Final Month: Van Gogh, Gauguin, Cézanne and Beyond

Renoir Dance in the Country
Erin Garcia
Assistant Director of Communications
tel: 415.750.8904 cell: 510.364.1304
Ken Garcia
Director of Government and Community Affairs
tel: 415.750.3616 cell: 415.513.3557

Exhibition Closes Tuesday, January 18, 2011

San Francisco, CA — The exhibition Van Gogh, Gauguin, Cézanne and Beyond: Post Impressionist Masterpieces from the Musée d’Orsay enters its final month on view at the de Young Museum in San Francisco. The exhibition closes on Tuesday, January 18, 2011. The museum will have extended viewing hours to accommodate visitors to this special presentation, the only one of its kind in North America. Van Gogh, Gauguin, Cézanne and Beyond presents 120 masterworks from the permanent collection of the Musée d’Orsay in Paris. The exhibition is made possible due to the gallery renovations currently underway at the Orsay.

Holiday and Extended Hours

Christmas Eve9:30 am–4 pm (Last ticket 2:30 pm)
December 26– 30
9:30 am–9 pm (Last ticket at 7:30 pm)
New Year's Eve9:30 am–5:15 pm (Last ticket at 4 pm)
New Year's Day9:30 am–5:15 pm (Last ticket at 4 pm)
January 6, 7 and 99:30 am–9 pm (Last ticket at 7:30 pm)
January 13–January 18
9:30 am–9 pm (Last ticket at 7:30 pm)

The museum will be open on Monday, December 27 and Monday, January 17.

About the Exhibition

Van Gogh, Gauguin, Cézanne and Beyond: Post-Impressionist Masterpieces from the Musée d’Orsay presents ten galleries filled with nearly 120 of the Musée d’Orsay’s most famous late 19th-century paintings. The show begins with post-Impressionist work by Monet, Degas, Pissarro and Renoir, followed by a gallery hung with Pointillist works by Seurat, Signac and Van Rysselberghe that explores the technique of optical color mixing. Three galleries delve into the more individualistic styles of the early modern masters including Cézanne, Gauguin, Toulouse-Lautrec and Van Gogh. Later galleries focus on the influence of Gauguin on the younger artists who painted as part of the Pont Aven School and then spun off into the group known as the Nabis painters that included Bonnard, Denis, Bernard and Vuillard. Further galleries explore the Nabis themes of Symbolism and Intimism. The show concludes with room-sized decorative panels that were designed to integrate art and beauty into domestic life created by Nabis painters Vuillard and Bonnard.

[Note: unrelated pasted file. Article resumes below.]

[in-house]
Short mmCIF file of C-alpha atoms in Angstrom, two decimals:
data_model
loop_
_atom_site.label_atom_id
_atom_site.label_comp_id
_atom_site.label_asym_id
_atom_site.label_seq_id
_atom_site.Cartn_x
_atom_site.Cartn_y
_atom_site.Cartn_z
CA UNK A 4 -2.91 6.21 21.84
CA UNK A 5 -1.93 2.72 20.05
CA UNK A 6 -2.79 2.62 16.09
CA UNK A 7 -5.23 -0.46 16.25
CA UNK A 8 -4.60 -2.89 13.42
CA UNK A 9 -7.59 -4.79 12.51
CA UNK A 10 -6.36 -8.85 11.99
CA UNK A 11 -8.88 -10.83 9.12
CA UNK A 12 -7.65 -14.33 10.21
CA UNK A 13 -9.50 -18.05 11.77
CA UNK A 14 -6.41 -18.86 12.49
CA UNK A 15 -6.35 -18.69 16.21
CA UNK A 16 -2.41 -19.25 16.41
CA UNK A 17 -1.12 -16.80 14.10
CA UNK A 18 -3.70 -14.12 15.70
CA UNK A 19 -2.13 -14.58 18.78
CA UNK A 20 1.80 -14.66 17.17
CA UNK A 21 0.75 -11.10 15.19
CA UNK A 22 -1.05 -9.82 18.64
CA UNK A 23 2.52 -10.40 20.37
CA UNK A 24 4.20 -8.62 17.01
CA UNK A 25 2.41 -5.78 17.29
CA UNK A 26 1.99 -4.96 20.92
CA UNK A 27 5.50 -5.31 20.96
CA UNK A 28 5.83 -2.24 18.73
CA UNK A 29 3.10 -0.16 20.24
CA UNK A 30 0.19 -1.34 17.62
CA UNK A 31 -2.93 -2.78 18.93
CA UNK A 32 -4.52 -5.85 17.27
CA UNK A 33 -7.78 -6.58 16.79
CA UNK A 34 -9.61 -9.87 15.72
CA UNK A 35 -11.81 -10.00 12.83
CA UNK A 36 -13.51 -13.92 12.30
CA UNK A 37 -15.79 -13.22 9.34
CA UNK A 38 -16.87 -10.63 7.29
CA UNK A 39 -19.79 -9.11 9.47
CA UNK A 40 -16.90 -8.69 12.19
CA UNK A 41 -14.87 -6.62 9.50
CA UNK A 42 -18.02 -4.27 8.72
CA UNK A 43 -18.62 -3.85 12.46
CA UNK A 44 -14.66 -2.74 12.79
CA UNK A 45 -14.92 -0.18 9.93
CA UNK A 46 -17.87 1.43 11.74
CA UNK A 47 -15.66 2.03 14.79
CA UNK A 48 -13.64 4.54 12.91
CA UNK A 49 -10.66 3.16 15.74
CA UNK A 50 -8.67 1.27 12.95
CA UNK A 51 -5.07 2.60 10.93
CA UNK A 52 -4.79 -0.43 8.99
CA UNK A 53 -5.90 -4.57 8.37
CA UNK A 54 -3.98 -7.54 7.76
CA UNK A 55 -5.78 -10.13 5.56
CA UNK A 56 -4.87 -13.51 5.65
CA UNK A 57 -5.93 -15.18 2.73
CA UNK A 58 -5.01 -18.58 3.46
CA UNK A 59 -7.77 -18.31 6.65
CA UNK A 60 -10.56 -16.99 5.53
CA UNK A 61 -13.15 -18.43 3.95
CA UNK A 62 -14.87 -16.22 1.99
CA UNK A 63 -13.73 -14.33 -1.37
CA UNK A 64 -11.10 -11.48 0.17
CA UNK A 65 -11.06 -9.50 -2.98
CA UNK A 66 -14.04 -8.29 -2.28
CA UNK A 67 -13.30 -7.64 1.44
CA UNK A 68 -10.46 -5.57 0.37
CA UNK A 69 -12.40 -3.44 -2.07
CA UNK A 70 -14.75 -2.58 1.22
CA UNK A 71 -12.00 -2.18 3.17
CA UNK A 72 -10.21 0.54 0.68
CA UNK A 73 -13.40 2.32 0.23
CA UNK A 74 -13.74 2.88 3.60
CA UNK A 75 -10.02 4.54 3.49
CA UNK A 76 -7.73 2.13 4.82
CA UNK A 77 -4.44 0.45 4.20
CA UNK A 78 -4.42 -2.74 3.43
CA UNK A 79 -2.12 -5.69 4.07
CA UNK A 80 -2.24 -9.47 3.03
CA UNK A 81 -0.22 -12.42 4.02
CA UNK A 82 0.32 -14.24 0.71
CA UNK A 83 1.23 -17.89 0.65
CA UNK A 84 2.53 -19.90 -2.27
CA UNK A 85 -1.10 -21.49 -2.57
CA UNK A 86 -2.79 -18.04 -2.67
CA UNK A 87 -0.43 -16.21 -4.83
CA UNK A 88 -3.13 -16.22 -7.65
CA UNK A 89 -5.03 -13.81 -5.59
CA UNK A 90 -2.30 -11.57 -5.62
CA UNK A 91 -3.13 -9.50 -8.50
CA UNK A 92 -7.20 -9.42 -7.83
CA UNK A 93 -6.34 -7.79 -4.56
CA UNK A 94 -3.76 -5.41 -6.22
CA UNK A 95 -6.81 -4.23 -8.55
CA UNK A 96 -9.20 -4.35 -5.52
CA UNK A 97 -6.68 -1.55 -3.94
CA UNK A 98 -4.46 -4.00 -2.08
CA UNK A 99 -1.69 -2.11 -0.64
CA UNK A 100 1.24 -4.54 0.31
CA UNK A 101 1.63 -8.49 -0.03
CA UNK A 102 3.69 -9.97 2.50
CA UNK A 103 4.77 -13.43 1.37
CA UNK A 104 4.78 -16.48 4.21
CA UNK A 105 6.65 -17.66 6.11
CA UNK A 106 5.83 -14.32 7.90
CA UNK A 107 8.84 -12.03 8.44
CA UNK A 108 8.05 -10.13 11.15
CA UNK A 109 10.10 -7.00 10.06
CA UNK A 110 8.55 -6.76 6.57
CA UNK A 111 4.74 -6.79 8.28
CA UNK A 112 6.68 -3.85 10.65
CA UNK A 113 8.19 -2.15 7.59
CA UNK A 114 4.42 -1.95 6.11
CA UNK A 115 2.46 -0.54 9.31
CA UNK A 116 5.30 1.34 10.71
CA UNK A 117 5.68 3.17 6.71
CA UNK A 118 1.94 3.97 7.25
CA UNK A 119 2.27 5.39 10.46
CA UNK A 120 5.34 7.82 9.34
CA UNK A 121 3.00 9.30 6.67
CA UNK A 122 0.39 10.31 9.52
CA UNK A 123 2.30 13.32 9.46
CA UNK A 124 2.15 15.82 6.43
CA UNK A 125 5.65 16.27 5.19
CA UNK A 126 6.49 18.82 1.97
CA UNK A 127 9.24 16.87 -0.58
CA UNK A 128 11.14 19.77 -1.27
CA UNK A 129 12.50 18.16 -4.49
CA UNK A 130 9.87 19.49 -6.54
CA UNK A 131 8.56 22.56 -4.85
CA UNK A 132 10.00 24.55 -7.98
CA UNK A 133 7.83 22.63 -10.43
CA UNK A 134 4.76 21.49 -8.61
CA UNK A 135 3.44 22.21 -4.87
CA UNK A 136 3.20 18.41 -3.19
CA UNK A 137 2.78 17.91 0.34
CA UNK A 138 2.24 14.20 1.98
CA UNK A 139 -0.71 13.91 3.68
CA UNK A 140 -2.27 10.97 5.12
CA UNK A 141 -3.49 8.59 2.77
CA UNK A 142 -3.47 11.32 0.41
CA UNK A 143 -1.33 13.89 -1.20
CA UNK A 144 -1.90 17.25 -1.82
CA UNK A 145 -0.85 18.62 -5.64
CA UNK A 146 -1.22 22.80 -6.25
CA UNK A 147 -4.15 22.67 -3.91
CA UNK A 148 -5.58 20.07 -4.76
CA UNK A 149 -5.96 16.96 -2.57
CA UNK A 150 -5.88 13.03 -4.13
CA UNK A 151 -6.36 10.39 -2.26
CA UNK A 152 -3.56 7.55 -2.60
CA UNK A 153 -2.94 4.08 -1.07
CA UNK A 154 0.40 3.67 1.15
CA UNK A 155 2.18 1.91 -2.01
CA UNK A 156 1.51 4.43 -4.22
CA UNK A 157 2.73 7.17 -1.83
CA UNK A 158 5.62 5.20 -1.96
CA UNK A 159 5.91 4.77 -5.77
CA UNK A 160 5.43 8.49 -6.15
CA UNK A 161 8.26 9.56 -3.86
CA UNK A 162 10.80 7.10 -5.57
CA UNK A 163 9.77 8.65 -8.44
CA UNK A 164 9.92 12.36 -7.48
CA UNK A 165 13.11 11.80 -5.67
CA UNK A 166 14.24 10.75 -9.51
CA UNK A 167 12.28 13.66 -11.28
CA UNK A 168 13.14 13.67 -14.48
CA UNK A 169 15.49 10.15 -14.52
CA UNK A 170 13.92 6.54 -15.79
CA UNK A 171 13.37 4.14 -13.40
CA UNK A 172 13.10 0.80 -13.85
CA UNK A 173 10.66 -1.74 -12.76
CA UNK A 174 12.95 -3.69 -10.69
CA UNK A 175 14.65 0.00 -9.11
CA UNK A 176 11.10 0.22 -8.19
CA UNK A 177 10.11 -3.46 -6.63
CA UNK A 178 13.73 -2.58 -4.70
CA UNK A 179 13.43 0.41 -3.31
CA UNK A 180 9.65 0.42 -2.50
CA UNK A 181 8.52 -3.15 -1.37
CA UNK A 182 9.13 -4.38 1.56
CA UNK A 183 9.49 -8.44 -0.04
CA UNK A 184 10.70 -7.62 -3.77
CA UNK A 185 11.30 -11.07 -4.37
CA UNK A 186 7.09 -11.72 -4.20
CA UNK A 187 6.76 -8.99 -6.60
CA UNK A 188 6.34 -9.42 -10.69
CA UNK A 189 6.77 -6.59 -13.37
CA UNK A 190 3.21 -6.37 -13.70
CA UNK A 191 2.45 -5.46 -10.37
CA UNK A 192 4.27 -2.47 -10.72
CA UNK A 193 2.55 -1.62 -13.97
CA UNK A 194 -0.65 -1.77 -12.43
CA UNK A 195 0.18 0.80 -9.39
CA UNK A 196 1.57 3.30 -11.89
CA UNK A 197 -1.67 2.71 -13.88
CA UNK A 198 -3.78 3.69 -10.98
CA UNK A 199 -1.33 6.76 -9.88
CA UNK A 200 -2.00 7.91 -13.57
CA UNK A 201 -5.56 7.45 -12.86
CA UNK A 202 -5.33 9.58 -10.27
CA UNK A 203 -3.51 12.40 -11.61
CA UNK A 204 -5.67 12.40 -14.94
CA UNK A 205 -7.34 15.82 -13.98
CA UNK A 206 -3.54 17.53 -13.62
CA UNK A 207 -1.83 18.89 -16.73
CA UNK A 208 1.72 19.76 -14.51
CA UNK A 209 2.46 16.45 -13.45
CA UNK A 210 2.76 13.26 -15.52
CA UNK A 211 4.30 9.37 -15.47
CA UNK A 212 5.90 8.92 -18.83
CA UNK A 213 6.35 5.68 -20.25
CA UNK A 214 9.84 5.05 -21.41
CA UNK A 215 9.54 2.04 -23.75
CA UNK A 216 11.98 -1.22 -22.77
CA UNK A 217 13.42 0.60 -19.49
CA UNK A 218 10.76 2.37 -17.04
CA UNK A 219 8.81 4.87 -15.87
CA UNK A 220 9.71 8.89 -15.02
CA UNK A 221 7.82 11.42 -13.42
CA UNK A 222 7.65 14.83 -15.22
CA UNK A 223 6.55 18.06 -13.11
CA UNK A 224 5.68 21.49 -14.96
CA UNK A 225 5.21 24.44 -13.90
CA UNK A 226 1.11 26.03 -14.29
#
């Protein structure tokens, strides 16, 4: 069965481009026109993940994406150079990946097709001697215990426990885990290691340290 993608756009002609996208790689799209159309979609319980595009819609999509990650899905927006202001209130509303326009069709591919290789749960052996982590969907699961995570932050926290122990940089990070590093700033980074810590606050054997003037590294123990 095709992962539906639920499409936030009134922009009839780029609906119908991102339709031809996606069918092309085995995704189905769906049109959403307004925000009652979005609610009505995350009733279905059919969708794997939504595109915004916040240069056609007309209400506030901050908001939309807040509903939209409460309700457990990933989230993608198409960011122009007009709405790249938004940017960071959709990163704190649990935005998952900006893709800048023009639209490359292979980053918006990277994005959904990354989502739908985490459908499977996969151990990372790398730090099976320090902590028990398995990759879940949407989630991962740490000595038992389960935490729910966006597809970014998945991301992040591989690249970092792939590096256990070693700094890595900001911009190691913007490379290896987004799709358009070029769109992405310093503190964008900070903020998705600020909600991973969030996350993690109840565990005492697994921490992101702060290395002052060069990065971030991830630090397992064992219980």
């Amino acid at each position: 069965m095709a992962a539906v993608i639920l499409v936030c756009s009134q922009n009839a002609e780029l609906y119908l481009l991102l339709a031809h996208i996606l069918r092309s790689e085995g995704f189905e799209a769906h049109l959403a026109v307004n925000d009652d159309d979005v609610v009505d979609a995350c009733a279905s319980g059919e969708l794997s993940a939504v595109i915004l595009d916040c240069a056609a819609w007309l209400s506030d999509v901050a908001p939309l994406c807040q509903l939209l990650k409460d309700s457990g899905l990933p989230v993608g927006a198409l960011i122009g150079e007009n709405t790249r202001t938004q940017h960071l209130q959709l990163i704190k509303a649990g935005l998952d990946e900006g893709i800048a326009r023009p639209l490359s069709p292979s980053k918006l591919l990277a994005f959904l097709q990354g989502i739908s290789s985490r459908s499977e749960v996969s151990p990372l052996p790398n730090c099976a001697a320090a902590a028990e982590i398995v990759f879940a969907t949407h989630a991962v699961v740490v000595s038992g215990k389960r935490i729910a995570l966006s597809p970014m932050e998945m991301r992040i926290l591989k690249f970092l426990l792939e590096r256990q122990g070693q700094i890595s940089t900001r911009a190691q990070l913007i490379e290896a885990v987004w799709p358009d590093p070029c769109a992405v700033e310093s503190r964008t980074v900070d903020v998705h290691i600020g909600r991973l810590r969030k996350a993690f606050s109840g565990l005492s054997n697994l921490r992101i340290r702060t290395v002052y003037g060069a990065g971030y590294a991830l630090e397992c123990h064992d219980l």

Notable works in this exhibition include:

  • Frost by Claude Monet (1880)
  • A Dance in the Country by Pierre-Auguste Renoir (1883)
  • Self Portrait by Vincent van Gogh (1887)
  • Starry Night by Vincent van Gogh (1888)
  • Bedroom at Arles by Vincent van Gogh (1889)
  • Portrait of the Artist with the Yellow Christ by Paul Gauguin (1889)
  • Mont Sainte-Victoire by Paul Cézanne (ca. 1890)
  • Tahitian Women by Paul Gauguin (1891)
  • Checkered Shirt by Pierre Bonnard (1892)
  • Still Life with Onions by Paul Cézanne (1895)
  • Madeline in the Bois d’Amour by Emile Bernard (1888)
  • The Muses by Maurice Denis (1893)
  • Public Gardens by Édouard Vuillard (1894)
  • The Snake Charmer by Henri Rousseau (1907)

About the de Young Museum

The de Young Museum, designed by Pritzker Architecture Prize winners Herzog & de Meuron and located in a landmark building in Golden Gate Park, is the fifth most visited art museum in the nation and 19th in the world. Since reopening in its new building in October 2005, the de Young has welcomed over eight million visitors and has a membership base of 110,000 households. The museum showcases American art from the 17th through the 21st centuries, international textile arts and costumes, and art from the Americas, the Pacific and Africa.

Address: Golden Gate Park
50 Hagiwara Tea Garden Drive
San Francisco, CA 94118
Information: www.deyoungmuseum.org
415.750.3600

Tickets for the exhibition are timed and dated. Reservations for group tickets are available at groupsales@famsf.org. General public tickets are on sale now, $20 in advance and $25 at the door.